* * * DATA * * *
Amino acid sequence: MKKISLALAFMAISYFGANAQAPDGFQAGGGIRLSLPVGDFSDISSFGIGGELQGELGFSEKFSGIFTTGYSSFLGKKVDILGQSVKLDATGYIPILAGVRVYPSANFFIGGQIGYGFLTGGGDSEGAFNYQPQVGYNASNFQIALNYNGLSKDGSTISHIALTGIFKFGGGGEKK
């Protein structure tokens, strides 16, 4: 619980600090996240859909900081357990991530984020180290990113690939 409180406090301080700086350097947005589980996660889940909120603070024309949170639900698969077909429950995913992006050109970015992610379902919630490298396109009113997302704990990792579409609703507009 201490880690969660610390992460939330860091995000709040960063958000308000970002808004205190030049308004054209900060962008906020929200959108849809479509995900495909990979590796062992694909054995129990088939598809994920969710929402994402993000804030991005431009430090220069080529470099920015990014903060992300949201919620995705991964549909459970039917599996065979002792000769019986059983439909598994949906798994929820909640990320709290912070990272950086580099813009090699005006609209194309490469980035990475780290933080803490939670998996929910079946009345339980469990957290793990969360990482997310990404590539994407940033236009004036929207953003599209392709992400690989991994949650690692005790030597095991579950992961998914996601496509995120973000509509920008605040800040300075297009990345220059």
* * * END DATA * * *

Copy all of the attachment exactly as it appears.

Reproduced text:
Amino acid sequence: MKKISLALAFMAISYFGANAQAPDGFQAGGGIRLSLPVGDFSDISSFGIGGELQGELGFSEKFSGIFTTGYSSFLGKKVDILGQSVKLDATGYIPILAGVRVYPSANFFIGGQIGYGFLTGGGDSEGAFNYQPQVGYNASNFQIALNYNGLSKDGSTISHIALTGIFKFGGGGEKK
């Protein structure tokens, strides 16, 4: 619980600090996240859909900081357990991530984020180290990113690939 409180406090301080700086350097947005589980996660889940909120603070024309949170639900698969077909429950995913992006050109970015992610379902919630490298396109009113997302704990990792579409609703507009 201490880690969660610390992460939330860091995000709040960063958000308000970002808004205190030049308004054209900060962008906020929200959108849809479509995900495909990979590796062992694909054995129990088939598809994920969710929402994402993000804030991005431009430090220069080529470099920015990014903060992300949201919620995705991964549909459970039917599996065979002792000769019986059983439909598994949906798994929820909640990320709290912070990272950086580099813009090699005006609209194309490469980035990475780290933080803490939670998996929910079946009345339980469990957290793990969360990482997310990404590539994407940033236009004036929207953003599209392709992400690989991994949650690692005790030597095991579950992961998914996601496509995120973000509509920008605040800040300075297009990345220059």